Wellington was reliant on receiving intelligence, and any news, promptly, and appreciated the value of the Portuguese Telegraph system. It was used whenever conditions were stable enough to set up the signal stations, which were in the main area of Northern Spain and Southern France during the latter stages of the Peninsula campaign. Edmund Wheatley of the K.G.L. noted in January 1814 that a “telegraph communication is adopted when the army is in winter quarters”. A station was set up near the mayor’s house of Guethaey where Wellington had his HQ. The signallers were from the Corpo Telegraphico, with British officers and NCOs.
The Corpo’s uniform was a blue coatee with a black collar, blue cuffs, shoulder straps and turnbacks. There was scarlet piping to the edges of the collar, cuffs, shoulder straps and turnbacks, and down the front of the coatee. The buttons were brass, and the pantaloons white or blue with short black gaiters. The shako was cylindrical – whether Belgic or not is uncertain – with a brass band and oval brass plate, and a white over black plume. Accoutrements were in buff leather with brass oval breastplate. They carried a brass-hilted hanger, though there seems to be some doubt as to whether the signaller was armed with any firearm.
N.B. There exists a perfectly restored and fully working Semaphore tower dating from 1822, built on the London to Portsmouth line at Chatley Heath, near Ockham, Surrey. It is occasionally open to the public.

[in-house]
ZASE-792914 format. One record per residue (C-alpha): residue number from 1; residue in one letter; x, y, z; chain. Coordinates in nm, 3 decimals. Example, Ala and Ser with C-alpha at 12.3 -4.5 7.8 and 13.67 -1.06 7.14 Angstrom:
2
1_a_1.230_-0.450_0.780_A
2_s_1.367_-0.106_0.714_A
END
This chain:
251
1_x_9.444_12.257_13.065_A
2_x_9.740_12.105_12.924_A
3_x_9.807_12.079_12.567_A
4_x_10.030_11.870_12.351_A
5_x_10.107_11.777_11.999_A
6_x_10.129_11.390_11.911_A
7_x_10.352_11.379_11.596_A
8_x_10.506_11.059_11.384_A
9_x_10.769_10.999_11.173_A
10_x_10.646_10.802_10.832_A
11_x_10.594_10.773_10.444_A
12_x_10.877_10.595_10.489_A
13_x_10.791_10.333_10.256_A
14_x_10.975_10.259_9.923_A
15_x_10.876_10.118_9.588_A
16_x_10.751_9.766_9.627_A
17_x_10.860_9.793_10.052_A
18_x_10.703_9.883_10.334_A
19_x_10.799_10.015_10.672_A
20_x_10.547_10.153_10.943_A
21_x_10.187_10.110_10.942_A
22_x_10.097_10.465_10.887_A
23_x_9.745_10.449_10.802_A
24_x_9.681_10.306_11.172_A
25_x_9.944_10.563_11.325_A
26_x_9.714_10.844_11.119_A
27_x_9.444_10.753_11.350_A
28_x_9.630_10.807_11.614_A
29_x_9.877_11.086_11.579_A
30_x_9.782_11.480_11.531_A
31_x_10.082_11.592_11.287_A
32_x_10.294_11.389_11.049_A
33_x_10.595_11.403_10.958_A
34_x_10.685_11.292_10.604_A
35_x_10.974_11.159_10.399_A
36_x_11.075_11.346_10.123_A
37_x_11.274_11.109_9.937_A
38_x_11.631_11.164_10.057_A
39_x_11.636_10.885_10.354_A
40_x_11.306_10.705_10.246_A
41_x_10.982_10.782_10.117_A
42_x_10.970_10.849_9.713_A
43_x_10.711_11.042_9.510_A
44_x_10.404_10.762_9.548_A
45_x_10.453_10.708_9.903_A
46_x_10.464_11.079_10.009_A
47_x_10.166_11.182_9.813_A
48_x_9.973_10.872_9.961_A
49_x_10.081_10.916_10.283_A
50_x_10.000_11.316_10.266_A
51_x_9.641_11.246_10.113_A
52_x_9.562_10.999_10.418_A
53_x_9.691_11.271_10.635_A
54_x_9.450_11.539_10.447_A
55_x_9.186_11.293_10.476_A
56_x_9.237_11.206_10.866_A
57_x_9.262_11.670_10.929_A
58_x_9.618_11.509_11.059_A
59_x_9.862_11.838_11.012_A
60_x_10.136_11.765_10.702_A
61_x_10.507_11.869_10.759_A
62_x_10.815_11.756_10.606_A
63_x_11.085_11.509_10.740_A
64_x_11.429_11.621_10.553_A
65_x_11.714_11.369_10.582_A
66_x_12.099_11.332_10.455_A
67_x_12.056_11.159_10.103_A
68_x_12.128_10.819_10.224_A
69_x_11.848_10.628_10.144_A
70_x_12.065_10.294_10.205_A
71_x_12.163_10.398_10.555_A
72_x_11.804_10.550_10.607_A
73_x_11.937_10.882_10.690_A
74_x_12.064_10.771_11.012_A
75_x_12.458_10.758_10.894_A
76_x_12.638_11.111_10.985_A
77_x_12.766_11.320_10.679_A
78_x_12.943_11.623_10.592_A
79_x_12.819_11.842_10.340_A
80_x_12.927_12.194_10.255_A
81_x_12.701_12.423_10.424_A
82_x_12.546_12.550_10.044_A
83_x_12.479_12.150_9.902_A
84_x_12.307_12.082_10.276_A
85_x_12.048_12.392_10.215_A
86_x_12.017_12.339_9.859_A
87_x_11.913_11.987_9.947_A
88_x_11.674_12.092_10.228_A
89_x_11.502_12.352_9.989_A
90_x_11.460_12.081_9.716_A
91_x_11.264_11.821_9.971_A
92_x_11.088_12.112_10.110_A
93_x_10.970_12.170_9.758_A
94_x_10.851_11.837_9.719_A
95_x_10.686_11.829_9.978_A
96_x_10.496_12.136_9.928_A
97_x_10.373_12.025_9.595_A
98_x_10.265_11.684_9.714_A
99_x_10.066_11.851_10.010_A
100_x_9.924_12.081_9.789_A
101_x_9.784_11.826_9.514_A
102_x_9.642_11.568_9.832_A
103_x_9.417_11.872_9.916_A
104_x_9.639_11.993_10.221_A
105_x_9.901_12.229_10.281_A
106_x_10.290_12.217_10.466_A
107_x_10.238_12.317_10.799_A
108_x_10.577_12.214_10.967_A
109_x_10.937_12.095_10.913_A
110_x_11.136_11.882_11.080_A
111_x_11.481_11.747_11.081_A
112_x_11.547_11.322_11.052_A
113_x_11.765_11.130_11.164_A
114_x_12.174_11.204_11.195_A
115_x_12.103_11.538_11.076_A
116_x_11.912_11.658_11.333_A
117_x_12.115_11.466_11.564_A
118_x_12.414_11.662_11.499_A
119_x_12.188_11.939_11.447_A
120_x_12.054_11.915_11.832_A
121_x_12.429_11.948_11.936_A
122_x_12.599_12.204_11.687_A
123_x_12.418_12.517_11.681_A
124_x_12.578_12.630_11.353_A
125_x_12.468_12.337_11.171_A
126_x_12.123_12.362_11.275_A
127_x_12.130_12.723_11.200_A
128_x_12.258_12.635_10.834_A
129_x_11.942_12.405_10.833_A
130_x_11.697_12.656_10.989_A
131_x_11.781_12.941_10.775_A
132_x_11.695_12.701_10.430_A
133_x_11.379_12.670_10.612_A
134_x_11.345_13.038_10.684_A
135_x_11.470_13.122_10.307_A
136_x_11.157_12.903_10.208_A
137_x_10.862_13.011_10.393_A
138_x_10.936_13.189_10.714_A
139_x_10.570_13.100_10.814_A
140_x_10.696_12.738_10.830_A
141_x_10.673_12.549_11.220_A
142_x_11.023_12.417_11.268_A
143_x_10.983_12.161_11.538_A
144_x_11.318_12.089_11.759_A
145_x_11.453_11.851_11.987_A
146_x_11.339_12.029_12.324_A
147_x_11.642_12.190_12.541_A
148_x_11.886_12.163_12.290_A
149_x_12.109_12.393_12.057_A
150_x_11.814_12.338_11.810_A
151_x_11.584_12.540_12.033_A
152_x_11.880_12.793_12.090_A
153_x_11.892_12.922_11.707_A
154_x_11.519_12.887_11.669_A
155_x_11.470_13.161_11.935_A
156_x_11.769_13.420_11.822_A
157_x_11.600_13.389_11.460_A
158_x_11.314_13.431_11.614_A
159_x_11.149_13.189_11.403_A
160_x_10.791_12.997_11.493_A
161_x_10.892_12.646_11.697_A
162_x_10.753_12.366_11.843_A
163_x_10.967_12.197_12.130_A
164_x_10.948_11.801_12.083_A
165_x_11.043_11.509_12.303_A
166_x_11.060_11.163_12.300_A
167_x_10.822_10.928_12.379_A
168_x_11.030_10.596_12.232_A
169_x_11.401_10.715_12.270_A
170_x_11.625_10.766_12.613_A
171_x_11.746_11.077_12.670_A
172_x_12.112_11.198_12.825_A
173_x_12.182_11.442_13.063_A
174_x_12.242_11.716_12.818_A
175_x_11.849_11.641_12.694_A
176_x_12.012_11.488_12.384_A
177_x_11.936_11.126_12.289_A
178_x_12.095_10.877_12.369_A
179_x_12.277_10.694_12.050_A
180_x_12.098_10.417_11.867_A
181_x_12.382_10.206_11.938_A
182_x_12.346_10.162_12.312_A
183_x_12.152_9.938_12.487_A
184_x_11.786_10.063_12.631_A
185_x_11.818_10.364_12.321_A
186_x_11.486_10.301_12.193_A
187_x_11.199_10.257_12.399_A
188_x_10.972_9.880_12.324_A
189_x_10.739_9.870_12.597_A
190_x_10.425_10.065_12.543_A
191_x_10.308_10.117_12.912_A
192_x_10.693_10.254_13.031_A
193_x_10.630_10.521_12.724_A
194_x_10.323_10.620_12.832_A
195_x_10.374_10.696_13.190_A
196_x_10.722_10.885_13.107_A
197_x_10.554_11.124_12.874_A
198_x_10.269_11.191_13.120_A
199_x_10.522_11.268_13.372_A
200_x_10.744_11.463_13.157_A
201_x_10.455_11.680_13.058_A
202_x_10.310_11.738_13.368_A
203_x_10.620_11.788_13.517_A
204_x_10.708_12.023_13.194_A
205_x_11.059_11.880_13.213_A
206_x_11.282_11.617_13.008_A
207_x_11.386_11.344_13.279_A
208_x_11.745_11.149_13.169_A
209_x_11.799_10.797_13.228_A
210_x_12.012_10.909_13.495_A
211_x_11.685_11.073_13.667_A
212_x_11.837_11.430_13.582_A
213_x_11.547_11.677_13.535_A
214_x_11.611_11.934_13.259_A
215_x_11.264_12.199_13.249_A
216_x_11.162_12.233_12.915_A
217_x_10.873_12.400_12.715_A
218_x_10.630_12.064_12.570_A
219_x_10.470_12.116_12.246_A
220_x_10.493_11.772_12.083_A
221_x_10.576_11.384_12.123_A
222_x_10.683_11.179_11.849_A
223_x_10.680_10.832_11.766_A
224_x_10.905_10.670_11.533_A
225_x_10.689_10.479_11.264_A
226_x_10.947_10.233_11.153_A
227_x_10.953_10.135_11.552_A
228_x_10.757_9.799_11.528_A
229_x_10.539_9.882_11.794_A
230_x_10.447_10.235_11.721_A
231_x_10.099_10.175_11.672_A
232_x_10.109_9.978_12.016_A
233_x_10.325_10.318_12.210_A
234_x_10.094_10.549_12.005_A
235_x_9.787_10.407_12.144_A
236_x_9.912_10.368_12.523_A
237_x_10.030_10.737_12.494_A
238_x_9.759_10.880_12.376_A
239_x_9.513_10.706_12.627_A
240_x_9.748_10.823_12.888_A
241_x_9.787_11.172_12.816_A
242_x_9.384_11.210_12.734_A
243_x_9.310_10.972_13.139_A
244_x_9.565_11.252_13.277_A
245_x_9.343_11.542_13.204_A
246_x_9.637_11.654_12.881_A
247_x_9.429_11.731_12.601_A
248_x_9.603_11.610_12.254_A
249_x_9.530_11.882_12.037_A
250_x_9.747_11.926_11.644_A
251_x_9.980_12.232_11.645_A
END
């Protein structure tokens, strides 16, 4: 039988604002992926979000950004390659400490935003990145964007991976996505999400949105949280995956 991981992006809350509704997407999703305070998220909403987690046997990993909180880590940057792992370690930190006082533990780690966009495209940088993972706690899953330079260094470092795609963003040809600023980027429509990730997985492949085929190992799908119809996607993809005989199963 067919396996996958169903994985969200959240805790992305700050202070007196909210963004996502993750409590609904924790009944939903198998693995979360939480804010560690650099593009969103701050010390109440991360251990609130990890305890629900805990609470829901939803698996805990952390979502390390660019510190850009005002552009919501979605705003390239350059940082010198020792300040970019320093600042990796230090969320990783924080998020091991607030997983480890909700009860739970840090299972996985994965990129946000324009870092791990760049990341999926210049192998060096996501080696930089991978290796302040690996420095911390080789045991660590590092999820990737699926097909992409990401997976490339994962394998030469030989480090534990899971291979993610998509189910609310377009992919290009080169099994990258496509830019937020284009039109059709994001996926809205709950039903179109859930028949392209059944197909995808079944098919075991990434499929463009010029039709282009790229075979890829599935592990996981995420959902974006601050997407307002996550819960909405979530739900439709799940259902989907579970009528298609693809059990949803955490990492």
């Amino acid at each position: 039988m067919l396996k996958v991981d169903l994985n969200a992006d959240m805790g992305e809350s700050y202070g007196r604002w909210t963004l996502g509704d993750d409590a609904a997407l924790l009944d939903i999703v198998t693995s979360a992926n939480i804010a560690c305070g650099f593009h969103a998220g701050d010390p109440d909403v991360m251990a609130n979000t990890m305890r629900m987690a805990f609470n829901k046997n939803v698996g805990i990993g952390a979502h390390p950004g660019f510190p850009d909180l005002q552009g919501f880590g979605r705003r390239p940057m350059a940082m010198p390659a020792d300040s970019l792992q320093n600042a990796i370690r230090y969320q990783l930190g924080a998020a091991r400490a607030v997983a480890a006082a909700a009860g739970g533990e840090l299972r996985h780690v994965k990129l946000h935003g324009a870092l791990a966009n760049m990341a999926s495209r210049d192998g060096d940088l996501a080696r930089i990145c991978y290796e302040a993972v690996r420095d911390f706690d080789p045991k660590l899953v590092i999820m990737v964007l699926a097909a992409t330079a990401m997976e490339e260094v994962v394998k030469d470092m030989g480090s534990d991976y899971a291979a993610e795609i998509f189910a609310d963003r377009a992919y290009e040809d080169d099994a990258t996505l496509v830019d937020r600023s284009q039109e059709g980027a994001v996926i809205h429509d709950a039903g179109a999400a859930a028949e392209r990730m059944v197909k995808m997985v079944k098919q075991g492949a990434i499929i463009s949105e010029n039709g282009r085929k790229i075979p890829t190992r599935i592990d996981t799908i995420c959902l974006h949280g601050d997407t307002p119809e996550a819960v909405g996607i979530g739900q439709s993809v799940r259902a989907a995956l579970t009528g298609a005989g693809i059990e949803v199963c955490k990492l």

B Kent : “Signal: A History of Signalling in the RN.”
TW Holmes: “The Story of the Admiralty to Portsmouth Shutter Telegraph and the Semaphore Lines”
Colonel IT Jones “Memoranda Relating to the Lines Thrown Up to Cover Lisbon in 1810”
J.S. A. H. R. Volume 78 Notes and Docs. 1567 Portuguese Telegraph Corps
Geoffrey Wilson, Royal Signals Museum, Blandford: “Notes on Rev John Gamble”
John Grehan: “The Lines of Torres Vedras: the Cornerstone of Wellington’s Strategy in the Peninsula – 1809-12″
Julia Page: “Intelligence Officer in the Peninsula”
David Chandler: “On the Napoleonic Wars – Wellington in the Peninsula”.
Navy Records Society: “Signals and Instructions 1776-94” 1908
Gamble’s Essay of the Different Modes of Communication by Signals
F.B. Wrixon: “Codes, Cyphers and Secret Languages”
- Napier Vol III p 266
- David Chandler “On the Napoleonic Wars”, chap. Wellington in the Peninsula.
- Julia Page “Intelligence Officer in the Peninsula”.
- J.A. Houlding “Fit for Service – Training of the British Army 1715-1795”.
- William Surtees “25 Years in the Rifle Brigade” p61
- Wellington’s Dispatches Vol VI 1838 Ed.
- Gamble’s Essay of the Different Modes of Communication by Signals.
- T.W.Holmes “The Story of the Admiralty to Portsmouth Shutter Telegraph.”
- From Greek: seema (a sign) + phero( to carry).
- F. B. Wrixon “Codes, Cyphers and Secret Languages”
- J.S.A.H.R. Vol. 78 Notes and Docs. 1567
- G. Wilson, Royal Signals Museum: “Notes on Rev. John Gamble”